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contacts was low due to a variety of factors, primarily related to the types of individuals being contacted. WPD contacted 17 of the recent consensual contacts conducted by the involved officers. None of the contacted individuals had an adverse reaction to being contacted. Several of the individuals described the identification of the officers as lifting their shirts to display badges and guns. Others were either unfamiliar with the officers, stated that a marked police vehicle with uniformed officers was involved in the stop, or completely denied being contacted by the gang unit. PATHOLOGY/CAUSE OF DEATH An autopsy was performed at the Yolo Coroner’s morgue by Dr. G. Reiber on May 1, 2009. The single entrance gunshot wound was located at the right rear shoulder with the single exit gunshot wound at the left cheek/jaw of the face. Dr. Reiber described the wound track as back to front, steep from right to left, and upward at approximately 15 degrees. According to Dr. Reiber, the wound track could be consistent with Navarro swinging his right arm in an exaggerated or aggressive right to left motion, thereby exposing the right rear shoulder blade. Although the bullet entrance wound is identified as being at the right rear shoulder, when considered in relation to the wound track, the entrance wound is more to the side. After Navarro made the swinging the motion right to left with his right arm, the physical movement would have turned the right side of his body toward Sgt. Johnson. In this position, Navarro would have been in a perpendicular posture relative to the officers. This position is consistent with the bullet entering the right rear shoulder blade at the steep angle described by Dr. Reiber and exiting at the left jaw. Essentially, the bullet moved through the body sideways.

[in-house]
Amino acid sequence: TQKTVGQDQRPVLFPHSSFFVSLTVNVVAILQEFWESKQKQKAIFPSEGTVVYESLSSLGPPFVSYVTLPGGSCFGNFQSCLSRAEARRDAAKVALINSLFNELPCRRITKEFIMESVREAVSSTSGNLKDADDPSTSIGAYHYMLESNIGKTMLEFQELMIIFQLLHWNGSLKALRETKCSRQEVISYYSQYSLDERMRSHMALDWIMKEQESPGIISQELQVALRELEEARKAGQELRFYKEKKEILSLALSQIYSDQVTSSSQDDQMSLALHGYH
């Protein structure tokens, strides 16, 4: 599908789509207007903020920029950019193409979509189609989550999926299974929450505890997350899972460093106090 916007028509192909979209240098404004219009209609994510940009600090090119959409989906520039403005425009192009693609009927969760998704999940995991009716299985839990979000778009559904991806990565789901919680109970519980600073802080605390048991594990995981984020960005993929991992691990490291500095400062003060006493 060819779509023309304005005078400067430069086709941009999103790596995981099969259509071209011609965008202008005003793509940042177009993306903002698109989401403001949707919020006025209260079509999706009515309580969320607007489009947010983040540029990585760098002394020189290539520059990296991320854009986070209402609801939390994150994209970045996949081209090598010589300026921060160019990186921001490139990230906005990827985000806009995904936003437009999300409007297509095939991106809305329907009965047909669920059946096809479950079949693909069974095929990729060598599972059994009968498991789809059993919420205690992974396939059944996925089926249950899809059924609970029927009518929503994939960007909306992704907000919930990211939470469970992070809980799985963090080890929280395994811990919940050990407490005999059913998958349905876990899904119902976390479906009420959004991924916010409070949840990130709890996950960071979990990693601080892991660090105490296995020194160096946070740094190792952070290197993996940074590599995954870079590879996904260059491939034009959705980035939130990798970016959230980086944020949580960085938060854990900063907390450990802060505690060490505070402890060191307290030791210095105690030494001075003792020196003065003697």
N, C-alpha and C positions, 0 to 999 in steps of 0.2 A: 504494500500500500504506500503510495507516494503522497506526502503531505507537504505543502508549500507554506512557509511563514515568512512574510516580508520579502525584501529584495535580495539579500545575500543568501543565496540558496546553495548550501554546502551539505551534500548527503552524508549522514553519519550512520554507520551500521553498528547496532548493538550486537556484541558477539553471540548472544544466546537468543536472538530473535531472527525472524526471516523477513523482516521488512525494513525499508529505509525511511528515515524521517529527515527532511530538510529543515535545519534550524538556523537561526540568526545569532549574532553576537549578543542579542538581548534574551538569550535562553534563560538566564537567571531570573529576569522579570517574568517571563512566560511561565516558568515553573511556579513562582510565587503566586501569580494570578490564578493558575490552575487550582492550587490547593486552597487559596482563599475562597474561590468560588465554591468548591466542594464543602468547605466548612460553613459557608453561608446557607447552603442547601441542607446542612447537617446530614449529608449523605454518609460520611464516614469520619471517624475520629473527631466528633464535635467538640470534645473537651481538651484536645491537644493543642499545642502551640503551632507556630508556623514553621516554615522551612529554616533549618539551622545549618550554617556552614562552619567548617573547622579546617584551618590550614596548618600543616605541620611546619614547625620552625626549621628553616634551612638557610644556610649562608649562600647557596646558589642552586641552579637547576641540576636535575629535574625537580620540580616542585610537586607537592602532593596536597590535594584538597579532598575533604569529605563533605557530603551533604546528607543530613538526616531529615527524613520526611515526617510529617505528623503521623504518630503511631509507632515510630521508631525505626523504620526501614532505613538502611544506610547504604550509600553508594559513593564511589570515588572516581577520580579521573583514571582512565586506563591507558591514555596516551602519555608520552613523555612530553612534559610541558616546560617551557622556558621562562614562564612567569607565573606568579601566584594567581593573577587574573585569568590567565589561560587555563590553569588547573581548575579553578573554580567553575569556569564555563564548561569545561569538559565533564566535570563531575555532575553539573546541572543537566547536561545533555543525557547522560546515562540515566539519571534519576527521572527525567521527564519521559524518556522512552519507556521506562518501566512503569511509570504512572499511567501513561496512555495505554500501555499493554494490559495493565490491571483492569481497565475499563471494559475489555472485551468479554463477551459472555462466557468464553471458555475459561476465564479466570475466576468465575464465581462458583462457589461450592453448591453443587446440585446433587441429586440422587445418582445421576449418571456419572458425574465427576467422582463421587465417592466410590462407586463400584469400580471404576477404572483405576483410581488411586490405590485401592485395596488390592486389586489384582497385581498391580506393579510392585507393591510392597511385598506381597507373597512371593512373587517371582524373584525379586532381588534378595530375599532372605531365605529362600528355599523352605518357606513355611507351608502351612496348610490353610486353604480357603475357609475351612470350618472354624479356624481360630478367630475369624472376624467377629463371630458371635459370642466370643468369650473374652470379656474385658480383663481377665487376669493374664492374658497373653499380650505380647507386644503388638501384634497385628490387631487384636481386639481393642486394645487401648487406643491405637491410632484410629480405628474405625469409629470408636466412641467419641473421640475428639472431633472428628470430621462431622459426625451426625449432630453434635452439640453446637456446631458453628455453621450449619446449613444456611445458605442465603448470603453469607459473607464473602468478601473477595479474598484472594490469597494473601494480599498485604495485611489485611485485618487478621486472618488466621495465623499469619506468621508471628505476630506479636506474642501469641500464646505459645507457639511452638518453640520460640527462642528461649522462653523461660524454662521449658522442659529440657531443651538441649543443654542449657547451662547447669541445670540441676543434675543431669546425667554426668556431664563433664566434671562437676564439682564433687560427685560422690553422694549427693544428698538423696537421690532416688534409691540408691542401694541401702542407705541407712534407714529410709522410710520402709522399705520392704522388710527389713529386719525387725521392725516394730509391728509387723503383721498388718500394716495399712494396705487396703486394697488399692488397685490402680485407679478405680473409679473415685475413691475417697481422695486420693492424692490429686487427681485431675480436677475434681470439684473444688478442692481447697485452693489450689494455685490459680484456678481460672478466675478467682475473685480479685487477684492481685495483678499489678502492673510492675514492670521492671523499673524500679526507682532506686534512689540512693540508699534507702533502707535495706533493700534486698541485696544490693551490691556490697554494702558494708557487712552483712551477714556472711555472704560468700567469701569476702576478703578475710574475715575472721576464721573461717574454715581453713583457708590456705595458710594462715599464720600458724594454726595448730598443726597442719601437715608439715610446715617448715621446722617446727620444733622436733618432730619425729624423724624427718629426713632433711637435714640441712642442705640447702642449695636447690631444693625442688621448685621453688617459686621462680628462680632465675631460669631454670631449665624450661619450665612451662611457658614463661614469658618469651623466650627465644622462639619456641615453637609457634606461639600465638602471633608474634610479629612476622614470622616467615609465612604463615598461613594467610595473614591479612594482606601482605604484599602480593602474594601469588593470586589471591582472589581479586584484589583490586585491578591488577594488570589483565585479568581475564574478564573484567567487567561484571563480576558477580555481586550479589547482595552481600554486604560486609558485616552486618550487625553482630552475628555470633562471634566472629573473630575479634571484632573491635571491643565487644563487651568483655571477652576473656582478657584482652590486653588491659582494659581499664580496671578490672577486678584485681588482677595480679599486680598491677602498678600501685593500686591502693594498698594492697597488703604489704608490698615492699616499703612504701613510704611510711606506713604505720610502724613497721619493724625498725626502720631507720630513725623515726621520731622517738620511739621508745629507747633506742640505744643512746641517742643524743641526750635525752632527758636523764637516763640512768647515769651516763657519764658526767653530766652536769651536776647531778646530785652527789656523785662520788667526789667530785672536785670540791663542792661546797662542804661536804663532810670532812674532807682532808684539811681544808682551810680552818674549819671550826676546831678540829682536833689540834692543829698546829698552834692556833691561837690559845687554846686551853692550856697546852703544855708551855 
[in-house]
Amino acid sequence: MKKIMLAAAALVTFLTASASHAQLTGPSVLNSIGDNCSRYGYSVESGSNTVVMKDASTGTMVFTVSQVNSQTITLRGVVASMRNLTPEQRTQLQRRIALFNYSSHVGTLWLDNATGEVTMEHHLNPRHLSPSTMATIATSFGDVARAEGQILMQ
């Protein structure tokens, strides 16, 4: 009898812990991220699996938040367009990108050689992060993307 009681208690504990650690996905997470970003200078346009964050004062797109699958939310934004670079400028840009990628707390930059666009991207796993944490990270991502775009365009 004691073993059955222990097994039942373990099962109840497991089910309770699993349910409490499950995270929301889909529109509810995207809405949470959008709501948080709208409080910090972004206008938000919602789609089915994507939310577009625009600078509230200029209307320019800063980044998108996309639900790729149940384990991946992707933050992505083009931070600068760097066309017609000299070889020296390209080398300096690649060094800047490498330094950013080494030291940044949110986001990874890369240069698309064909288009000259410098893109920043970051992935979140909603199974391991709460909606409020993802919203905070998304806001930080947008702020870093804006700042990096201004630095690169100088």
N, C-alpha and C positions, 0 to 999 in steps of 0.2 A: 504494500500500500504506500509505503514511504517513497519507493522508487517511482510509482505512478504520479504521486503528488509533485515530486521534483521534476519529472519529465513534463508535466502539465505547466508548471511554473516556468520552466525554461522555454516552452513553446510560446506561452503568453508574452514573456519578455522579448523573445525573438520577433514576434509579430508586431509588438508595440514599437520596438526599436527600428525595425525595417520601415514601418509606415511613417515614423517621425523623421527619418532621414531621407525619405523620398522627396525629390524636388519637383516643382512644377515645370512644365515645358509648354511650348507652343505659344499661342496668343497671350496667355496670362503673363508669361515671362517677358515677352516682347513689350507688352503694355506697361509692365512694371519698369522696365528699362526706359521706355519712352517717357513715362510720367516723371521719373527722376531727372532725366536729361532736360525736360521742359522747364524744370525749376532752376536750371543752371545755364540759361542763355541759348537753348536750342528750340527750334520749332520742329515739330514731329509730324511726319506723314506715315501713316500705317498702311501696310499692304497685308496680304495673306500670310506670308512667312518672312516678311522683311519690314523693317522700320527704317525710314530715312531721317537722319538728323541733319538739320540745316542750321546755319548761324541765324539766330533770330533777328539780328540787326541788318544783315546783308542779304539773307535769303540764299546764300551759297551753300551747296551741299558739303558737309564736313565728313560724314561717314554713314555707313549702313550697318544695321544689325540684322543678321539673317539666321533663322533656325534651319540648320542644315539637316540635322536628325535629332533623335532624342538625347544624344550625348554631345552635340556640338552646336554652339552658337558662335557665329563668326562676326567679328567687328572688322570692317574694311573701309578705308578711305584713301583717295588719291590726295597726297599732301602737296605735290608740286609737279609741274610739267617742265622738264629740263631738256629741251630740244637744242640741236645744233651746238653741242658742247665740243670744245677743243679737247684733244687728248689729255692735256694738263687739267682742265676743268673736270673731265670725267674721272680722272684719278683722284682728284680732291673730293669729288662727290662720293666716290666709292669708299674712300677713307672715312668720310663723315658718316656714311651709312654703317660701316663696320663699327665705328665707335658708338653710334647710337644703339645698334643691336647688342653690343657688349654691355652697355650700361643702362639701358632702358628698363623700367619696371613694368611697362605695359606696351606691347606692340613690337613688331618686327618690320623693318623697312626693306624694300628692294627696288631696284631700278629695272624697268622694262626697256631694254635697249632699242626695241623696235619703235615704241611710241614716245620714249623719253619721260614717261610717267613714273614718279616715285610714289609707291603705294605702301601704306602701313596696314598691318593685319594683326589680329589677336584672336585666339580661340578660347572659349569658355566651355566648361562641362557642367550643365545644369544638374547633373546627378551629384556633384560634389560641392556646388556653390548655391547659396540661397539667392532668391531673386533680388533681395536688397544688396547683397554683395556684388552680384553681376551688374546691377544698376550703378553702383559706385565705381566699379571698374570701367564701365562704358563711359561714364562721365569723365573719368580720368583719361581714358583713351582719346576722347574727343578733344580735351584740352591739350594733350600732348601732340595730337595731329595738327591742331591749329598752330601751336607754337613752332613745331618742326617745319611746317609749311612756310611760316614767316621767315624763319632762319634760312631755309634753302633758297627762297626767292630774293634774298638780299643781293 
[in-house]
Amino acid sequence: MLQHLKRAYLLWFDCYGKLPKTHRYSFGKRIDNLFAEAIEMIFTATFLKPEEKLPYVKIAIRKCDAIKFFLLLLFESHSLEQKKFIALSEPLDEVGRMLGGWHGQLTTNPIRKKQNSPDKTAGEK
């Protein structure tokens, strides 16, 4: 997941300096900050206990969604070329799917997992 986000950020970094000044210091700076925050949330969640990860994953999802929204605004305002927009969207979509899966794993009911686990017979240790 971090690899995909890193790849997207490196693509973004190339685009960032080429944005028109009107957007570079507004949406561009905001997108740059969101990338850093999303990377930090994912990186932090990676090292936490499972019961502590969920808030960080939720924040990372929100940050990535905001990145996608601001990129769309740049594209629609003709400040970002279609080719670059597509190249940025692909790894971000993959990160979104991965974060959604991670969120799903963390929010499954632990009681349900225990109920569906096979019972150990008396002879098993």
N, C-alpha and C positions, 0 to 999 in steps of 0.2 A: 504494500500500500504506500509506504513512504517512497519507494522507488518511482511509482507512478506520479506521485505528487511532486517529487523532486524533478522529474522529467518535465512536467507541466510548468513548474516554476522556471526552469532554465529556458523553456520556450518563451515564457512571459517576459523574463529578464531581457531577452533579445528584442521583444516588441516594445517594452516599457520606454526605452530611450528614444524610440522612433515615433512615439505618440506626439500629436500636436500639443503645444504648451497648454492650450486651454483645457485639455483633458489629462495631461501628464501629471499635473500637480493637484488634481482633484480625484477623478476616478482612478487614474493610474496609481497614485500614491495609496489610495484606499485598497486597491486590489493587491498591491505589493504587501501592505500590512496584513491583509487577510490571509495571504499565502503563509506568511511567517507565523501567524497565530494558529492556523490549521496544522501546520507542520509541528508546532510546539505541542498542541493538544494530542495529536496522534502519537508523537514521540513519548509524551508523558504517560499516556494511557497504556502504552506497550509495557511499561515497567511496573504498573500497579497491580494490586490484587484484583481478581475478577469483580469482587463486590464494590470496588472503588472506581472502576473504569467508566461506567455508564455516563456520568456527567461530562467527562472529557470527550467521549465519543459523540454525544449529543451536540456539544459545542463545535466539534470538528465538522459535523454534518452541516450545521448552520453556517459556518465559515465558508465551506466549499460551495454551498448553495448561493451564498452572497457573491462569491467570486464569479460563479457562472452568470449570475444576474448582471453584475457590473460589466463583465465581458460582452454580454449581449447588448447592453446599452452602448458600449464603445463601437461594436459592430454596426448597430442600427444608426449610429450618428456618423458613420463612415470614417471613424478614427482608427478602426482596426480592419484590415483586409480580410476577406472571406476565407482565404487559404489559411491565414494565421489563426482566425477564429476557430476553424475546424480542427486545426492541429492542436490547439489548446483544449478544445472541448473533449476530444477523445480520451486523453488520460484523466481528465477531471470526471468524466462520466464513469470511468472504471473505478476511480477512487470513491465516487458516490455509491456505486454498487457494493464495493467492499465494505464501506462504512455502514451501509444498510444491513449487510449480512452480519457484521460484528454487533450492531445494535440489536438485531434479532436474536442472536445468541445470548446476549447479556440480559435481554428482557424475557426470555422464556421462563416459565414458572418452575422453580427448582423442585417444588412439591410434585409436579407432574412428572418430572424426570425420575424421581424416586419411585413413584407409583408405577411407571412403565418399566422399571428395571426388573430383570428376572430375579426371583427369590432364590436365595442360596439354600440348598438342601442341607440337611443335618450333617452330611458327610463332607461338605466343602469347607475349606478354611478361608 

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BACKGROUND OF LUIS GUTIERREZ NAVARRO a) Work History A request to the California Employment Development Department (EDD) revealed that Navarro had been employed by the following companies: Spherion Pacific Enterprises, LLC (2008, 2nd quarter and 4th quarter; 2009, 1st quarter); David Hatanaka Farming (2008, 4th quarter); Payne Farms, Inc. (2009, 1st quarter); Ceja-Reyes, Inc. (2008, 3rd quarter); Tem Force LP (2008, 3rd quarter); and Clearpoint Advantage, LLC (2007, 4th quarter). b) Criminal History The Yolo County District Attorney’s Office had three criminal cases involving Navarro. Each involves a violation of Vehicle Code Section 14601, driving without a valid license (two from 2008 and one from 2009). Navarro used a Spanish interpreter in each case; however, there is a file note from the deputy district attorney handling the case indicating that he felt that Navarro understood English. At the time of his death, Navarro had a single dot tattooed on his right index finger and single dots tattooed on his left middle, ring, and little fingers. Sureno gang members sometimes possess similar markings. c) Law Enforcement Contacts Included in the reports is information in response to a request to United States DOJ/FBI asking for an NCIC “Off-Line Search” for Navarro between January, 2004 and April, 2009. Between December, 2006, and April, 2009, there were 15 independently verified contacts between law enforcement and Navarro. Additional potential contacts were identified but not verified. These 15 contacts included traffic stops, pedestrian